The V10 plus has incredible grip in corners. Unlike the regular R8 V10, the plus doesn’t get adaptive magnetorheological dampers. Instead, more conventional springs and dampers are used with a tune that is best described as “race ready”.

There is virtually nil body roll in corners, and the hydraulic steering conveys a wealth of information to your fingertips. The manually-adjusted bucket seats also help tie the driver to the chassis, and they’re very comfortable to boot.

Below, the Pirelli P-Zero tyres give fantastic grip. (Oddly enough though, we felt the R8 V10 plus didn’t corner as sweetly or have as neutral a balance as its V8-engined little sister.)

Cornering hard in the V10 plus, you’re constantly dancing on the edge of understeer and oversteer - and it’s a knife edge.

Coupled with the sensitivity of the throttle and the sheer responsiveness of the engine, it can be a challenge at times to avoid the dreaded front-end push of understeer.

With stability control switched off you can counter this by lifting off the throttle mid-corner, unsettling the rear end and turning the nose in. Carry a bit too much speed and you can turn this into a proper slide (but given the dollar value of the V10 plus we’d recommend keeping the electronic aids on).

Traction under power is outstanding, and you can get back on the throttle as soon as you’ve apexed.

With most the engine’s weight over the rear wheels there was rarely a moment where the car felt a need to shuffle drive to the front axle, while a mechanical LSD between the rear wheels kept wheelspin at bay.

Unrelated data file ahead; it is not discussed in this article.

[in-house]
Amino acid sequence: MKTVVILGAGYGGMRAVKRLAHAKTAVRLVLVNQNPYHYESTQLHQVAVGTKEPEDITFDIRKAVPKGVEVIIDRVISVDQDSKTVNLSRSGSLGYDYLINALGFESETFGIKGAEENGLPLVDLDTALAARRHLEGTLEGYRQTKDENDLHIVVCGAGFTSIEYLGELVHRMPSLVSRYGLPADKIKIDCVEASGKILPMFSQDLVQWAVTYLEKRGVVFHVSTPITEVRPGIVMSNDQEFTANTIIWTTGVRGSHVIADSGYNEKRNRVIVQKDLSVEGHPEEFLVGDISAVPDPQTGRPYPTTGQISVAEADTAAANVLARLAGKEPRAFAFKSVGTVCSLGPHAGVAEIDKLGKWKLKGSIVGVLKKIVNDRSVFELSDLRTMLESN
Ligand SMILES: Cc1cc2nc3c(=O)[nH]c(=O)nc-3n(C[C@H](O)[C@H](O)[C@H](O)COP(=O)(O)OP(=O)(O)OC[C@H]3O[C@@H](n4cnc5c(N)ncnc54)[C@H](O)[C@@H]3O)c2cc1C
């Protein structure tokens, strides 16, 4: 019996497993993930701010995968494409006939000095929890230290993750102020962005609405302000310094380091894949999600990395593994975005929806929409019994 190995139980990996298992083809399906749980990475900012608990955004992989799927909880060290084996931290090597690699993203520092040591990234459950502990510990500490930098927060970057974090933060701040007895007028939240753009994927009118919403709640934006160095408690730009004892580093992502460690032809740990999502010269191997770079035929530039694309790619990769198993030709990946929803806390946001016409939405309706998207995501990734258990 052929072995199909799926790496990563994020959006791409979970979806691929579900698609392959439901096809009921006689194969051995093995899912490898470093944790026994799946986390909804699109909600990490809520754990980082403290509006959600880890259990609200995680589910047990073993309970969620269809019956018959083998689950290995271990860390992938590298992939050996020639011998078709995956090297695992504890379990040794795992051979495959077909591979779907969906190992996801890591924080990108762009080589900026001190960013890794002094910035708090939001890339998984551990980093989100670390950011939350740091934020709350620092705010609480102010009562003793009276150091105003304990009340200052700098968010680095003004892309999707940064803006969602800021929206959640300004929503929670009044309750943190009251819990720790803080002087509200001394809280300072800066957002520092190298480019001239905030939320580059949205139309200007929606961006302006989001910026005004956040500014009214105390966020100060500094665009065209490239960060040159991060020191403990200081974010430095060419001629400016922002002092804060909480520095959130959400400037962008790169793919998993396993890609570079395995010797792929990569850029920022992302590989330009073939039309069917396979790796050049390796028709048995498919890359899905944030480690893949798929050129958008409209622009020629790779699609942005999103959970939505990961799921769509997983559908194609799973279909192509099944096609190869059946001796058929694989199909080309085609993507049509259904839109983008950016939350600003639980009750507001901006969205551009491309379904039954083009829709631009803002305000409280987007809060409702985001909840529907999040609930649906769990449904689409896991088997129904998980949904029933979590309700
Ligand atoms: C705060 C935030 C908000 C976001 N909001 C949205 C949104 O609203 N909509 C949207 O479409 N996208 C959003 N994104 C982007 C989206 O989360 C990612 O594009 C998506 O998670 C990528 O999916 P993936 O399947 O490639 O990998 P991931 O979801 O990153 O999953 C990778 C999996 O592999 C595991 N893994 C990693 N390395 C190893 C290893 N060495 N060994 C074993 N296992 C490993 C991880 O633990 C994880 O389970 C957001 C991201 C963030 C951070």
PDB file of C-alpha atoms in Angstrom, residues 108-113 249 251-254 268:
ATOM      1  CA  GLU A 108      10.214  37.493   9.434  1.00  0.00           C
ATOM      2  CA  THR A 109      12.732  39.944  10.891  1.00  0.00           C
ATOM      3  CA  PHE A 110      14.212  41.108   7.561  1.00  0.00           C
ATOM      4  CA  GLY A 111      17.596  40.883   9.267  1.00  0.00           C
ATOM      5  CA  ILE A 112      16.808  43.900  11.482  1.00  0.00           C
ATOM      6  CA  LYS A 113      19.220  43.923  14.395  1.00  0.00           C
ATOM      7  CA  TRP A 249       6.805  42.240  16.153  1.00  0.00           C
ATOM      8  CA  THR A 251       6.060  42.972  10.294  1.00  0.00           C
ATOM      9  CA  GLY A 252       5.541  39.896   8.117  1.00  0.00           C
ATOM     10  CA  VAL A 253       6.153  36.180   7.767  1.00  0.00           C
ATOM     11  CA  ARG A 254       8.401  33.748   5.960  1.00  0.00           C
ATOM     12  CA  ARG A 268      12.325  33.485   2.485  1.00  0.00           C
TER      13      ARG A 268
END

Another party piece of the V10 plus is its carbon ceramic brakes. They’re standard on the plus, and save 12kg of unsprung weight compared to the two-piece steel items of the R8 V8 and V10.

The front carbon calipers measure 380mm in diameter and are gripped by six-piston calipers, while the rear rotors are 360mm across and held by four-piston calipers.

The stopping power they generate is formidable. At just under 1.6 tonnes the R8 V10 plus is no lightweight, but the carbon brakes pulled it up cleanly every time with a responsive and firm pedal.

They’re completely fade-free, too. Try as we might, the carbon brakes were never overcome by heat - even after being heat-soaked in pit lane after several hard laps.



For the R8 V10 plus, Phillip Island Circuit was the perfect launch venue. Tight corners with long stretches between them - plus one hell of a fast straight - is a perfect showcase for the R8 V10 plus’ ability to eat up turns and demolish straightaways.

It brakes hard, corners hard, rides hard and accelerates hard. The R8 may have built itself a reputation as being one of the most accessible supercars on the market, but in V10 plus guise it’s definitely a bit hardcore.

But it's also understated. The V10's note, though loud, is nowhere near as eardrum-exploding as its corporate cousin, the Lamborghini Gallardo.

Nor does it look outlandish. The exterior updates for 2012 are subtle, and even the all-LED lighting package is restrained in its presentation (we love those strobing rear indicators, by the way).

So if you’re well-heeled, enjoy trackdays and find Italian thoroughbreds too lairy for your tastes, look no further. The Audi R8 V10 plus is the car for you.


Pricing (excludes on-road costs)


  • Audi R8 4.2 V8 manual - $279,500
  • Audi R8 4.2 V8 S tronic - $287,000
  • Audi R8 5.2 V10 S tronic - $366,900
  • Audi R8 5.2 V10 plus S tronic - $408,200


  • Audi R8 4.2 V8 manual - $308,400
  • Audi R8 4.2 V8 S tronic - $315,900
  • Audi R8 5.2 V10 S tronic - $395,800